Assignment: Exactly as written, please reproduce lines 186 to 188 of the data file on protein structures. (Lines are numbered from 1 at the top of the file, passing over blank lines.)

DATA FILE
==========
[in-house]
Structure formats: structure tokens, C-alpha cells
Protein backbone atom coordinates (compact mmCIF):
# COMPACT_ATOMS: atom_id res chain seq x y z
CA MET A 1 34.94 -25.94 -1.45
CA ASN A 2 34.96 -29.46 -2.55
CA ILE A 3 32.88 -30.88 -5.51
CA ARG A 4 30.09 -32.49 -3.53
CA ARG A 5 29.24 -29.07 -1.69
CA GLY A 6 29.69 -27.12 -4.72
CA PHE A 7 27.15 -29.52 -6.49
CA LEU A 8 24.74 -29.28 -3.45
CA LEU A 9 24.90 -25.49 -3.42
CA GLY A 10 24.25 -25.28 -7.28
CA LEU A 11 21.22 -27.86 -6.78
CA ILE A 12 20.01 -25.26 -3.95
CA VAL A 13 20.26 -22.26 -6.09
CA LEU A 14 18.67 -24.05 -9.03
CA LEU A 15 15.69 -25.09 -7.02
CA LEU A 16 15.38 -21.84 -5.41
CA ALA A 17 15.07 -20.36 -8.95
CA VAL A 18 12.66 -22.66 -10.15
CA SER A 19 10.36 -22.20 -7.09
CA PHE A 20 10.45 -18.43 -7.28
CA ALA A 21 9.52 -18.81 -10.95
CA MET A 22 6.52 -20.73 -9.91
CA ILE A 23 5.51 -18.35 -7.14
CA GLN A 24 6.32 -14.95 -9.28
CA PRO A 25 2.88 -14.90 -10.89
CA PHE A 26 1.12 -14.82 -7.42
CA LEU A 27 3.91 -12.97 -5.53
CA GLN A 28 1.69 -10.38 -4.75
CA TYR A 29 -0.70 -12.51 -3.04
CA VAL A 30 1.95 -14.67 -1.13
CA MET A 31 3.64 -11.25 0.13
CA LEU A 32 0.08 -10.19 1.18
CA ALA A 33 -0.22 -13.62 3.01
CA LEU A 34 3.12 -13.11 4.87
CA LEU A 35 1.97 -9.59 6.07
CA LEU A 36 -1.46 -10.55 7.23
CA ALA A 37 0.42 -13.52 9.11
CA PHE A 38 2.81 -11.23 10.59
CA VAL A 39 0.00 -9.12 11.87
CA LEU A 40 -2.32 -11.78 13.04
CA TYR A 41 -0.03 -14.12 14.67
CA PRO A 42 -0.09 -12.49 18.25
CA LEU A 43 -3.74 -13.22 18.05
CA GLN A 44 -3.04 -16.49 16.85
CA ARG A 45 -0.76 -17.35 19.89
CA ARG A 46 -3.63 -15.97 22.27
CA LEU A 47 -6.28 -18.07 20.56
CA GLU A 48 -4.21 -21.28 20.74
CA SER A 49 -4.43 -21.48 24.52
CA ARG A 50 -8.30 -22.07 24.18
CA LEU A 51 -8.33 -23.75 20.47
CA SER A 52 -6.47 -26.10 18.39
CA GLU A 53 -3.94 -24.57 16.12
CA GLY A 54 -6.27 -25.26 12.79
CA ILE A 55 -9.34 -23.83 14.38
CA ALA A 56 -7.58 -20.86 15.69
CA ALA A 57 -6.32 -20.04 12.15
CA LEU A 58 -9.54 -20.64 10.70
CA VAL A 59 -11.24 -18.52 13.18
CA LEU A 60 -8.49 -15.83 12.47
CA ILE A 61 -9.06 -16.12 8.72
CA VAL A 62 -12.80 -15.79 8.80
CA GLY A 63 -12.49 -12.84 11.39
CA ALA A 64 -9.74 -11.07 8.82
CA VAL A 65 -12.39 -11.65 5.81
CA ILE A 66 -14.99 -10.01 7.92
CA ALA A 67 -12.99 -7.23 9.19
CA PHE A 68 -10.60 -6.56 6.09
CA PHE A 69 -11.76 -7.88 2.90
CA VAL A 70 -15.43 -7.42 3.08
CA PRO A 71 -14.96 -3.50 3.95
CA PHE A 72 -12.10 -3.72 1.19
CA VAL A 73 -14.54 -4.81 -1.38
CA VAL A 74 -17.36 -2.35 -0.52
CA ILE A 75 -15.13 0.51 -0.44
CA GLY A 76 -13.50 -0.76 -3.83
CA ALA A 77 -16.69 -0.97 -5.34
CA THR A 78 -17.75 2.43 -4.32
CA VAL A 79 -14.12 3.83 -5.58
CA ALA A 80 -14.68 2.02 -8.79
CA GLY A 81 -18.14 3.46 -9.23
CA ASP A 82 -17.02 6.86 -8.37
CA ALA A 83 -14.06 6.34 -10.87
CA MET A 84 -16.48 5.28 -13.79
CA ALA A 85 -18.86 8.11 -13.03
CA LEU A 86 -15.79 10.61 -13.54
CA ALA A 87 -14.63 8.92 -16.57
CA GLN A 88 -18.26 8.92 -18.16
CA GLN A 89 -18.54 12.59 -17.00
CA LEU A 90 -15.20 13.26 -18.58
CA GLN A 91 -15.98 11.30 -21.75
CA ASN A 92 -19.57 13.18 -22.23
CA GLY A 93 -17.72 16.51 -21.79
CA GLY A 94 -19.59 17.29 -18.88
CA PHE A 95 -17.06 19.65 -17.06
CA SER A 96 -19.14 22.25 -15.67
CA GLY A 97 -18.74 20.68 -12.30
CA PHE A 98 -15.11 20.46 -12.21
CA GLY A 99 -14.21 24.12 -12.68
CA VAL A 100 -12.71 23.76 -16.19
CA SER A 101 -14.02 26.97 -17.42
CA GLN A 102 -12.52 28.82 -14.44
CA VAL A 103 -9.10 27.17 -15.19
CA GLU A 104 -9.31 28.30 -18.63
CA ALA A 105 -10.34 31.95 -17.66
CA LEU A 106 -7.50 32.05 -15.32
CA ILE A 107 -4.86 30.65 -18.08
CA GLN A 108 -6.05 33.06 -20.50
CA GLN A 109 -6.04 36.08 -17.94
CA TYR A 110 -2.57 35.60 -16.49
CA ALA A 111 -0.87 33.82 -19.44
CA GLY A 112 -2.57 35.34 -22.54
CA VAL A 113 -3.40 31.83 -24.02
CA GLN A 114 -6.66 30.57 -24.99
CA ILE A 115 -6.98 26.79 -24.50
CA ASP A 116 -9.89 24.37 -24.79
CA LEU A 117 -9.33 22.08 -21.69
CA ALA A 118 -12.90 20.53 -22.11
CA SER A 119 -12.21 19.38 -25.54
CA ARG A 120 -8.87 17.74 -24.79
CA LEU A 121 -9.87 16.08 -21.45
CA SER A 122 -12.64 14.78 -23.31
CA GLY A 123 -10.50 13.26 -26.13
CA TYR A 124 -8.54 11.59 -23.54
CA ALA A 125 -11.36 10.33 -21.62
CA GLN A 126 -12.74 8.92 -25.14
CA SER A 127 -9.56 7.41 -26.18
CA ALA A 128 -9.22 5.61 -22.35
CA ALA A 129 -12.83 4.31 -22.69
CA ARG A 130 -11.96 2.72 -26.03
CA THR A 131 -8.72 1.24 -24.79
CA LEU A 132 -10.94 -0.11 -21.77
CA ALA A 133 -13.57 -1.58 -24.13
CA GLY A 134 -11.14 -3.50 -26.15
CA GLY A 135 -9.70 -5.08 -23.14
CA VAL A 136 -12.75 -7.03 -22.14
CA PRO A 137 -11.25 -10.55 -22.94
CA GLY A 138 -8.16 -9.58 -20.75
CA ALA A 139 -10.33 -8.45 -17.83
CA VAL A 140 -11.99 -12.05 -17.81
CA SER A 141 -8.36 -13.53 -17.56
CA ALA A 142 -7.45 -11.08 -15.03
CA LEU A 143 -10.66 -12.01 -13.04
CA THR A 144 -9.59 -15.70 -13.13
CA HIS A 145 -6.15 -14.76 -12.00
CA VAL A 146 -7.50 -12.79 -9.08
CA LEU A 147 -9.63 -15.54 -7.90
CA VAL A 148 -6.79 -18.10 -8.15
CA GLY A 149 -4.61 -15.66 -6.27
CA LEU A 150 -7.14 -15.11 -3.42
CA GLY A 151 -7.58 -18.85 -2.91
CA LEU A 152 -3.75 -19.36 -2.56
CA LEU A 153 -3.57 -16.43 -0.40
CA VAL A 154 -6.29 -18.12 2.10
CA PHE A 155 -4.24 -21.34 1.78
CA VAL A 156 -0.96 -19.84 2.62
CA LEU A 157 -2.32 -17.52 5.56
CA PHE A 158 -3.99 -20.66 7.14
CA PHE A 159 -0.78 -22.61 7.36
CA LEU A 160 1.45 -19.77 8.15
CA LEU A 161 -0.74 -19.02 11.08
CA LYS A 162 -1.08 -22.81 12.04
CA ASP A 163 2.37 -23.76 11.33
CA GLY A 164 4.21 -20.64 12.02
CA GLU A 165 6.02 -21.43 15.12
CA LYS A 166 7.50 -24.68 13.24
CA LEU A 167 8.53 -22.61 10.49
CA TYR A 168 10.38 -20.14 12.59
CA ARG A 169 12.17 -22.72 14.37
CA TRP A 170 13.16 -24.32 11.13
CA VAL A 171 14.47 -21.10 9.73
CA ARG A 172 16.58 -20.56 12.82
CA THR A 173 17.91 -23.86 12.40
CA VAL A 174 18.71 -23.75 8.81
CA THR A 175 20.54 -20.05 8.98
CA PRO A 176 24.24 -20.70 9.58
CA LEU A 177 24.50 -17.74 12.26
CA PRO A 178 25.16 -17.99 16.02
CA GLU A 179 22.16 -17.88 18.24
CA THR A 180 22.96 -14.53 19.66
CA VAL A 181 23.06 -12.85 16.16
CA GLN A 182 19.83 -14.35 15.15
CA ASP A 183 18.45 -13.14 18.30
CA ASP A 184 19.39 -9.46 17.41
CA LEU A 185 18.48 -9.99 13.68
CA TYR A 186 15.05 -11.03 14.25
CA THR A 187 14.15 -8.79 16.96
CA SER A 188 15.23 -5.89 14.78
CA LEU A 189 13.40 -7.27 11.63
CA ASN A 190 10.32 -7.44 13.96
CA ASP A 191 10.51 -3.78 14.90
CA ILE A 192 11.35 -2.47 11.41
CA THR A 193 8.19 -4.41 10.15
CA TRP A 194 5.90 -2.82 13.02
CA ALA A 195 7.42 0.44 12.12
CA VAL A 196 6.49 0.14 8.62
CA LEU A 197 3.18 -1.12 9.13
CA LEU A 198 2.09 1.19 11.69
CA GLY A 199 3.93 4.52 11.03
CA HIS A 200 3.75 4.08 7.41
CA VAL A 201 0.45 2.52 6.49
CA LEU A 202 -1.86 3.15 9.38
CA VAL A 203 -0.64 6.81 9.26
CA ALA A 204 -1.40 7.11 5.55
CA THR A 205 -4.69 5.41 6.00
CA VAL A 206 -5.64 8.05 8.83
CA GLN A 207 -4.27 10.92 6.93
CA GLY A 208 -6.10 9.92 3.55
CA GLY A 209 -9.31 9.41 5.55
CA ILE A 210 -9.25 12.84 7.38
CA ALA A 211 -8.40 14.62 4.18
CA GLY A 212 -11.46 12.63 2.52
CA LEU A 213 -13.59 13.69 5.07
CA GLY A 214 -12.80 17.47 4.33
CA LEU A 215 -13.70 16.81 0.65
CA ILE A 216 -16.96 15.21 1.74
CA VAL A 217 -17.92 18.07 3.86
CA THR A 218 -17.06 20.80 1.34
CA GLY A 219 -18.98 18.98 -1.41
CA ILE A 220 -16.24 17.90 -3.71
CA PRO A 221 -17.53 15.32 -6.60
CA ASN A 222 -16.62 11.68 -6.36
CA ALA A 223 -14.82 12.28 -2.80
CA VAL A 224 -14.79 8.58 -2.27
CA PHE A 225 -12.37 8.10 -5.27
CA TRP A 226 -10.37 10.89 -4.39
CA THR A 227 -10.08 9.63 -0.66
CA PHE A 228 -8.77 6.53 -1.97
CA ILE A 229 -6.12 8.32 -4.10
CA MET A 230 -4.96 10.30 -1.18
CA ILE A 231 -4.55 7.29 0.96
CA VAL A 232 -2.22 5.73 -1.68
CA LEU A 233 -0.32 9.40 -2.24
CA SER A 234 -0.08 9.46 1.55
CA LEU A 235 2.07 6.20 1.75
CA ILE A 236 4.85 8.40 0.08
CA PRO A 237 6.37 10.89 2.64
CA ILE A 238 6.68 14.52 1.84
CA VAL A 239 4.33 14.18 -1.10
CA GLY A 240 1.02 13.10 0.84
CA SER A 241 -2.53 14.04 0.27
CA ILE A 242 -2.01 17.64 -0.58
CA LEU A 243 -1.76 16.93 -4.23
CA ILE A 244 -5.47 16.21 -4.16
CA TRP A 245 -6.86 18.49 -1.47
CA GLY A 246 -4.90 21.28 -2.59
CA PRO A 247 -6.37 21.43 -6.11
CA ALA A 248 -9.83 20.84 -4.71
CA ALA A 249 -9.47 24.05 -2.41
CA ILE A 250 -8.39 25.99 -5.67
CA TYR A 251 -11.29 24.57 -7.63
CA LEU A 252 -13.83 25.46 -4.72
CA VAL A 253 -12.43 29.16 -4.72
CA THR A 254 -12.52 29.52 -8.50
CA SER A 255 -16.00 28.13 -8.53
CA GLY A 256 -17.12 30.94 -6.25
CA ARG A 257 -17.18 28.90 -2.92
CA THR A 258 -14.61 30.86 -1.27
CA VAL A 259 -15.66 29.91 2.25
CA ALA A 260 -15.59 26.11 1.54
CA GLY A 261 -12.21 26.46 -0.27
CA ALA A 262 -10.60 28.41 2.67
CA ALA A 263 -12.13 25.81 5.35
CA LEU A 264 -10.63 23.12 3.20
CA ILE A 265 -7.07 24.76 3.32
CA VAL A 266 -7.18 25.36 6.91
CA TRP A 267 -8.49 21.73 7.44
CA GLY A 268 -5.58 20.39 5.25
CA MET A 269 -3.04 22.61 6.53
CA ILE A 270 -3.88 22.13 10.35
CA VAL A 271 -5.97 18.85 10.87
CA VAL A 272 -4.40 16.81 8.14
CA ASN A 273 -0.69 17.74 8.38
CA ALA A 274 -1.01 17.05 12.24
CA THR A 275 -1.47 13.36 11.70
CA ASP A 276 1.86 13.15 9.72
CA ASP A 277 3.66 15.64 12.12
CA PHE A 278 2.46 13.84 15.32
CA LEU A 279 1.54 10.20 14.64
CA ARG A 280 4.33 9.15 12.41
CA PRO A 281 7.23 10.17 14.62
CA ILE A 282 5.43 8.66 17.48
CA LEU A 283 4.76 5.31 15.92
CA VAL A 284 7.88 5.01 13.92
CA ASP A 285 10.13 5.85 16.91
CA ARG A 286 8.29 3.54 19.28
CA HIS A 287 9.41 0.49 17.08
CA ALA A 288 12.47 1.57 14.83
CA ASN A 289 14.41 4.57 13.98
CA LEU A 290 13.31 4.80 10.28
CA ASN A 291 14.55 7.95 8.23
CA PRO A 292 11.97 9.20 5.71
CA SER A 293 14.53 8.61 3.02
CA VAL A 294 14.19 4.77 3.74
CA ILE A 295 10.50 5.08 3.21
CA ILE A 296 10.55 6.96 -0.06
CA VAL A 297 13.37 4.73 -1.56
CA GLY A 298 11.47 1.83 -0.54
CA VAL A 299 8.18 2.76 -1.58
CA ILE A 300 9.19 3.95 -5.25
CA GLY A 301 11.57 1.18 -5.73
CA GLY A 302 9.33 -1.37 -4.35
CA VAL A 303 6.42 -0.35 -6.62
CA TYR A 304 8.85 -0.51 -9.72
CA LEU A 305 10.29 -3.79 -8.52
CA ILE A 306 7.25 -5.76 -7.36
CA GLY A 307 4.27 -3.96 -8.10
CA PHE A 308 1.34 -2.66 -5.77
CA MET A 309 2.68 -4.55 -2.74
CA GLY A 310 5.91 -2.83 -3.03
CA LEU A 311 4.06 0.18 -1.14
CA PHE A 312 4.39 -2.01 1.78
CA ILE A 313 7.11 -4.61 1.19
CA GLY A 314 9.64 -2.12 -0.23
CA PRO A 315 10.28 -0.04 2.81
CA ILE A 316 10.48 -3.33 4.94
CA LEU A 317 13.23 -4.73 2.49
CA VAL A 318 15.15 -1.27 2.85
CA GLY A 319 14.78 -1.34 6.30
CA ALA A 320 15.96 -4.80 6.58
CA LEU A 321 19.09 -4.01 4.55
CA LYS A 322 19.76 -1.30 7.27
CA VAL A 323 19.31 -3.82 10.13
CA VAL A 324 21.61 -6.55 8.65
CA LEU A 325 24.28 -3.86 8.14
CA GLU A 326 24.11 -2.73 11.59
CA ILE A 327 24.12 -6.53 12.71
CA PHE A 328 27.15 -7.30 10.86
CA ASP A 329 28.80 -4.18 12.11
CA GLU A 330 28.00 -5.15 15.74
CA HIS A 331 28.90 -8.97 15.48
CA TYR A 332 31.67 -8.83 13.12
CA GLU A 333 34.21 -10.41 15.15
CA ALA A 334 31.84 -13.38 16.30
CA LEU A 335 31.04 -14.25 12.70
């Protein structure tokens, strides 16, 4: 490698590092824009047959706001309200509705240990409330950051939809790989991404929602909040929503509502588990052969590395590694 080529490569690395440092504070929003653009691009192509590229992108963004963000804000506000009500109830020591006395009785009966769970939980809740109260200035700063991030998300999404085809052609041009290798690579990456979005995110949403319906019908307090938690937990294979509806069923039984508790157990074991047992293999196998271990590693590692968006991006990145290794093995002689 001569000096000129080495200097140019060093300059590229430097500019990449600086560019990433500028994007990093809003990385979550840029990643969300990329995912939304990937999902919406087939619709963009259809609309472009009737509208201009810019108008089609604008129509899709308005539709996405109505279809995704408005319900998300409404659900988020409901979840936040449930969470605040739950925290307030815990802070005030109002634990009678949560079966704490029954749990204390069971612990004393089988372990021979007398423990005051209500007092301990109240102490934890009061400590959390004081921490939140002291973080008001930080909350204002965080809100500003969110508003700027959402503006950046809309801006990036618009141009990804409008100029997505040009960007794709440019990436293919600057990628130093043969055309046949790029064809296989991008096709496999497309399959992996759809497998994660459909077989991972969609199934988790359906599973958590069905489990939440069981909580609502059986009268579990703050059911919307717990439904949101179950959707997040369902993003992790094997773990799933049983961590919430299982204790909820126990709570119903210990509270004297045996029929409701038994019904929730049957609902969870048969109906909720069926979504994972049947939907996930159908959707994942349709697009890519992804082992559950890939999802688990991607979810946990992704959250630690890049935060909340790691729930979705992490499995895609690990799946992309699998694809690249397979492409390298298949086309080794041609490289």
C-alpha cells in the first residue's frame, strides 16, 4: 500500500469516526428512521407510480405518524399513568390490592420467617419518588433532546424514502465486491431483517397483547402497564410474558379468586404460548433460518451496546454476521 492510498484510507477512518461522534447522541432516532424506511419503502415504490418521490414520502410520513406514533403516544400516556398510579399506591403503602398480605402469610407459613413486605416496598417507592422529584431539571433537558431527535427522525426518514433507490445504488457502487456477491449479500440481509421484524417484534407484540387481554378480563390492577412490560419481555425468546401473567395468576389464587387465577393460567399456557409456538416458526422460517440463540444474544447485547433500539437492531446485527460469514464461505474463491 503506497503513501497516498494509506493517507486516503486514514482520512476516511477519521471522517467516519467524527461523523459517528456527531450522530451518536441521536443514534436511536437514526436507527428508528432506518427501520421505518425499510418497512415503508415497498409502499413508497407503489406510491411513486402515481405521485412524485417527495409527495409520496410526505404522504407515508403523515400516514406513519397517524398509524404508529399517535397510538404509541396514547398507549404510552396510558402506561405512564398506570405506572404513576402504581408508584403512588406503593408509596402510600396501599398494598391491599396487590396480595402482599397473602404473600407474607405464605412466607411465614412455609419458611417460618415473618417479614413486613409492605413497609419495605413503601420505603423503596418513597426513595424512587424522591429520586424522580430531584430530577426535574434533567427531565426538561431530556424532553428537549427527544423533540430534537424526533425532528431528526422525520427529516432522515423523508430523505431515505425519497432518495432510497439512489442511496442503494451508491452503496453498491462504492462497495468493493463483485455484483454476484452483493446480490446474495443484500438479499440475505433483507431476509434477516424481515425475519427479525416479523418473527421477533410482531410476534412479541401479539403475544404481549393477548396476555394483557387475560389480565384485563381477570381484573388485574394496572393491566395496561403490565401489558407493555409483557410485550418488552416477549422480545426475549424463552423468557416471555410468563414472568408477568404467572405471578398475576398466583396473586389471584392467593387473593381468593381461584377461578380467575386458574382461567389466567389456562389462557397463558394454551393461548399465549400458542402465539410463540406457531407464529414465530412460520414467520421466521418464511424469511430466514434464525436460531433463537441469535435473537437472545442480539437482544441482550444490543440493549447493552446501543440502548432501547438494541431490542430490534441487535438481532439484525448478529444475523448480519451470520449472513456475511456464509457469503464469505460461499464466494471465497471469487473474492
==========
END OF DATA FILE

CA GLN A 182 19.83 -14.35 15.15
CA ASP A 183 18.45 -13.14 18.30
CA ASP A 184 19.39 -9.46 17.41